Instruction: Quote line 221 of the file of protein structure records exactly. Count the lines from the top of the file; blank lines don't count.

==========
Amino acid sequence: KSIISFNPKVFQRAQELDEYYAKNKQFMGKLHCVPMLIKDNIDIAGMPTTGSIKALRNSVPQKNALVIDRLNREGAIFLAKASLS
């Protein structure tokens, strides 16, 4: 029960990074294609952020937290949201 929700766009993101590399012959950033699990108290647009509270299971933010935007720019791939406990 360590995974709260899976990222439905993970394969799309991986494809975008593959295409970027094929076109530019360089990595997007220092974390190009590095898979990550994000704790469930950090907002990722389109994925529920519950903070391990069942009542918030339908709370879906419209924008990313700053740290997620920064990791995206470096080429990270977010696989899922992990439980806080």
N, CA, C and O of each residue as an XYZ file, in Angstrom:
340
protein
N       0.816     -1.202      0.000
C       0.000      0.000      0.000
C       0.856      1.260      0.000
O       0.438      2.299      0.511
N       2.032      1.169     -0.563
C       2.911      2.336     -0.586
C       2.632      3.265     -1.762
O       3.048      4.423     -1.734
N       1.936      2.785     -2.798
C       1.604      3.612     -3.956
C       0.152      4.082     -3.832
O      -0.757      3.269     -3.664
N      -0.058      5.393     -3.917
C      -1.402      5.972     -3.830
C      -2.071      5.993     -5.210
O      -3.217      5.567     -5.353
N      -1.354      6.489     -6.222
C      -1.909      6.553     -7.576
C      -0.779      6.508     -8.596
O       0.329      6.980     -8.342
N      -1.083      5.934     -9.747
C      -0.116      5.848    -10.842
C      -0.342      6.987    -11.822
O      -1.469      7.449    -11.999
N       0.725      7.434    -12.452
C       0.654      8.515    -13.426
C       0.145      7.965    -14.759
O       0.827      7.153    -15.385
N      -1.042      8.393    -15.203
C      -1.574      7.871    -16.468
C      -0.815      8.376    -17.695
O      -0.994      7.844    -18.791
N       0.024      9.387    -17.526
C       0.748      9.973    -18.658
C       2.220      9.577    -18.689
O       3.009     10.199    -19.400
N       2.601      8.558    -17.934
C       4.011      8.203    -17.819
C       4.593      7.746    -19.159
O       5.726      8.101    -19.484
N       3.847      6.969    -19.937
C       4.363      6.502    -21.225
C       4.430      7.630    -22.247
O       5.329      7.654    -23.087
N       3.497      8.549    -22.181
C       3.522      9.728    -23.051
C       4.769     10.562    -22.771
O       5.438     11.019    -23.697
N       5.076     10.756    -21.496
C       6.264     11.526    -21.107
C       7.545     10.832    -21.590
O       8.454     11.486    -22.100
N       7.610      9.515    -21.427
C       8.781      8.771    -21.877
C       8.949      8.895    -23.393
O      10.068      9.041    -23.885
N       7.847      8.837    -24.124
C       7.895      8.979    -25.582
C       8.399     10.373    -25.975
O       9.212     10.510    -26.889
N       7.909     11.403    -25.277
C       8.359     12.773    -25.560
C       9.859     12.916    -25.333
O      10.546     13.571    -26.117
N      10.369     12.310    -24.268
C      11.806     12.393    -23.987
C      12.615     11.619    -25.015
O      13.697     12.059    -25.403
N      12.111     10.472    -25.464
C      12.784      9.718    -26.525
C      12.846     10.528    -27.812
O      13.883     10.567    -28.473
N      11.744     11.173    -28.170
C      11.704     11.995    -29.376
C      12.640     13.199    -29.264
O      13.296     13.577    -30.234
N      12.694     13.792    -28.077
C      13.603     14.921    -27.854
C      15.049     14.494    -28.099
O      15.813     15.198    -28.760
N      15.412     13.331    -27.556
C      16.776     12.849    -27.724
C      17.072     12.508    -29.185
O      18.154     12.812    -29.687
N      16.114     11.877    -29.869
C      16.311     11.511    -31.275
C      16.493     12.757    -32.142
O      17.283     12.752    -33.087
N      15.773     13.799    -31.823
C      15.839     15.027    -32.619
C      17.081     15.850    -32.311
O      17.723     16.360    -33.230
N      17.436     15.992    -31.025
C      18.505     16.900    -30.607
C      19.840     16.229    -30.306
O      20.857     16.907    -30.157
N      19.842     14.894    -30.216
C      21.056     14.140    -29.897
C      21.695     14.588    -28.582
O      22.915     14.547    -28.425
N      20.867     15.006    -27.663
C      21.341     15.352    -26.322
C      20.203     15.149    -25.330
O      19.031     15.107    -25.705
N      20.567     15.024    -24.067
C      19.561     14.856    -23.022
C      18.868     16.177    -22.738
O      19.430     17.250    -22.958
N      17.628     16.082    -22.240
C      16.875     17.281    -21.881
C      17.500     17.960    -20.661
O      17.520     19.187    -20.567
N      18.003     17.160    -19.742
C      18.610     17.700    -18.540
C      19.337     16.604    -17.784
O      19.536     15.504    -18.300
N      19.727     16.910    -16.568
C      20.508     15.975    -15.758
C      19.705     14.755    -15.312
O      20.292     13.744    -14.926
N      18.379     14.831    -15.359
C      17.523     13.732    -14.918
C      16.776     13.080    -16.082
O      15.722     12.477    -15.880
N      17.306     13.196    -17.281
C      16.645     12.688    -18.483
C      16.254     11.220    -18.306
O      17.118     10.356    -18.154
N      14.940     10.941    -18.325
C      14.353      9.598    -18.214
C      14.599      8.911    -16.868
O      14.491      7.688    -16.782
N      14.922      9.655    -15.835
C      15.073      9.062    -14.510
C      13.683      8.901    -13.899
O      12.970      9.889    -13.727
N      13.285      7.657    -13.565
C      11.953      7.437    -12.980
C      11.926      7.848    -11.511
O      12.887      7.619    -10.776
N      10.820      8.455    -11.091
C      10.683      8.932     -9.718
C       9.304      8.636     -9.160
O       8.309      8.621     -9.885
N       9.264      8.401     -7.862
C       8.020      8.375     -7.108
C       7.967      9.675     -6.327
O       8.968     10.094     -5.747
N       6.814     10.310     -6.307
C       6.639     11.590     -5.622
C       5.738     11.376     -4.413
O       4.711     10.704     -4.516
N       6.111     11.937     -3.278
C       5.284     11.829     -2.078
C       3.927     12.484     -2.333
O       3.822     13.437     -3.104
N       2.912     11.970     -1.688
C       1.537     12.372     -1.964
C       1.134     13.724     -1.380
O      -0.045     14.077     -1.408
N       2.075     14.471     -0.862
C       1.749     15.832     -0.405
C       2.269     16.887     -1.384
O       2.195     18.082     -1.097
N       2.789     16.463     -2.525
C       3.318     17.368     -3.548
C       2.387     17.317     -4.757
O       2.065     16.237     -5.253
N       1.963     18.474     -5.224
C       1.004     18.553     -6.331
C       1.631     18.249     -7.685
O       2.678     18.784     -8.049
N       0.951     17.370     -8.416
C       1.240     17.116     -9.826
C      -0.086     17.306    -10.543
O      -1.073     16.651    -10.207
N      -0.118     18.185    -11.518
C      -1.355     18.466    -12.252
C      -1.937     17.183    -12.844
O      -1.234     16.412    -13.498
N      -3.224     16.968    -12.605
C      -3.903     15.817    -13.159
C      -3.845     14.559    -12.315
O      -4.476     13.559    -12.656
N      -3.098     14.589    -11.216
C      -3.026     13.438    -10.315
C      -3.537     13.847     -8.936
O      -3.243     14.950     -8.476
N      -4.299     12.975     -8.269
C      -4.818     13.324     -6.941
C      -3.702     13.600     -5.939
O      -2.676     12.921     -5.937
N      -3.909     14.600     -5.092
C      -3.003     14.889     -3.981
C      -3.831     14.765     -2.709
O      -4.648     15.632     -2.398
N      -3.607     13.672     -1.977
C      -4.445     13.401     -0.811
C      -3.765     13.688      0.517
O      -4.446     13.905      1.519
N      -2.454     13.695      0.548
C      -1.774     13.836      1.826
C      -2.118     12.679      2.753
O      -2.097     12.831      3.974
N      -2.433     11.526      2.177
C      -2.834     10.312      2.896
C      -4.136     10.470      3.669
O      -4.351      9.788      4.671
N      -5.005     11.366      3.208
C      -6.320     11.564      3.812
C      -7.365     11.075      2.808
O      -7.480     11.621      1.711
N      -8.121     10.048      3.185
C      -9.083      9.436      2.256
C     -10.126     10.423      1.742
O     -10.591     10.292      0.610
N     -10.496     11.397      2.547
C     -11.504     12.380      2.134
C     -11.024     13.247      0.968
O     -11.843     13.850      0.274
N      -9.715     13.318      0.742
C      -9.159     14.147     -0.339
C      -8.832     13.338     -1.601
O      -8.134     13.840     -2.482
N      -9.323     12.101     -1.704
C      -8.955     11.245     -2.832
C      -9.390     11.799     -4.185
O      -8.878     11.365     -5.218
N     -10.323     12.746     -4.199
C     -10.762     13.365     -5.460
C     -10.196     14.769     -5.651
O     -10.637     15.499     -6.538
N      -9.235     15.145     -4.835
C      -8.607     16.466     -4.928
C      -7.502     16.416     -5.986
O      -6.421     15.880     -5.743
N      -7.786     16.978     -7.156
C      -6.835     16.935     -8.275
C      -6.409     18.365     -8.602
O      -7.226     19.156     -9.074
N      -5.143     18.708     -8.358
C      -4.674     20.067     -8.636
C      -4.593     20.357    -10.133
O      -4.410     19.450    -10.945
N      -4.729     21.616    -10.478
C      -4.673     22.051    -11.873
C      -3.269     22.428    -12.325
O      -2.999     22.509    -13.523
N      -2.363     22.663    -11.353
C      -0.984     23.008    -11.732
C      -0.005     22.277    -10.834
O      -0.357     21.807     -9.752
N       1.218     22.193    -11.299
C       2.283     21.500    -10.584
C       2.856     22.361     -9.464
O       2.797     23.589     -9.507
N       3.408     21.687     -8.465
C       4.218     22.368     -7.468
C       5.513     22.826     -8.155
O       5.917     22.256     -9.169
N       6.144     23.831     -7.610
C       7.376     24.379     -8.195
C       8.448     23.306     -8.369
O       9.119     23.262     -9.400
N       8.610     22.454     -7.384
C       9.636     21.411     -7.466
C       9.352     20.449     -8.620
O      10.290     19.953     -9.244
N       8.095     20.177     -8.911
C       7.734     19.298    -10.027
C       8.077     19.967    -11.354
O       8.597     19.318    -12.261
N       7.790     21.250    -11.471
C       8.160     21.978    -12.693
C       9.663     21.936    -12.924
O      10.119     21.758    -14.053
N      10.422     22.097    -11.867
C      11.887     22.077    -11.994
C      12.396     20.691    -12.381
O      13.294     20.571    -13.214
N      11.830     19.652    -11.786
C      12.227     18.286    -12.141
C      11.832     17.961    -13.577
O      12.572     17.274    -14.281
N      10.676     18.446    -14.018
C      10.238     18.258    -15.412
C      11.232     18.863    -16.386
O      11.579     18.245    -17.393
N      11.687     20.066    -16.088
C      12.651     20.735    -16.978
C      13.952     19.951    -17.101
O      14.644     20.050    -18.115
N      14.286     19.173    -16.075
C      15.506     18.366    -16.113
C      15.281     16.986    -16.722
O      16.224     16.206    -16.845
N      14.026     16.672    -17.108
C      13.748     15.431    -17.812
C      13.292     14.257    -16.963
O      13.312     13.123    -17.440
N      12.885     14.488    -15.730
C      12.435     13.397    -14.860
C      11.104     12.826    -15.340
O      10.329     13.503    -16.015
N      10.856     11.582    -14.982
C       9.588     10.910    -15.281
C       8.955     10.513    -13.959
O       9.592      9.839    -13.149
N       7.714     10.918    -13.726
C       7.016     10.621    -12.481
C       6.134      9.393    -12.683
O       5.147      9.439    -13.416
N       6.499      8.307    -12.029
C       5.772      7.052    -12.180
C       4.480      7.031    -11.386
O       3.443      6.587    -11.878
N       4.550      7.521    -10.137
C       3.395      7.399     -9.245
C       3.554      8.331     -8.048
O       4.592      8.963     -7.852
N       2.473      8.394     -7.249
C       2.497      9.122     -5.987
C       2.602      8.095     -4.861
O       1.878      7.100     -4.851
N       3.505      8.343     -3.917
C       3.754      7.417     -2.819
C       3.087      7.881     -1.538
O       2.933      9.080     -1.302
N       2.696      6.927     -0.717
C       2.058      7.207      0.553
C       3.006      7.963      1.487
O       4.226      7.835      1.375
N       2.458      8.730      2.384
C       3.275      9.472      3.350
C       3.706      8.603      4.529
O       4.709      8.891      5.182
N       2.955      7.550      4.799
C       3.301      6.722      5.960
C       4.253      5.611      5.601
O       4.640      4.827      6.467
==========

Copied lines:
O     -10.591     10.292      0.610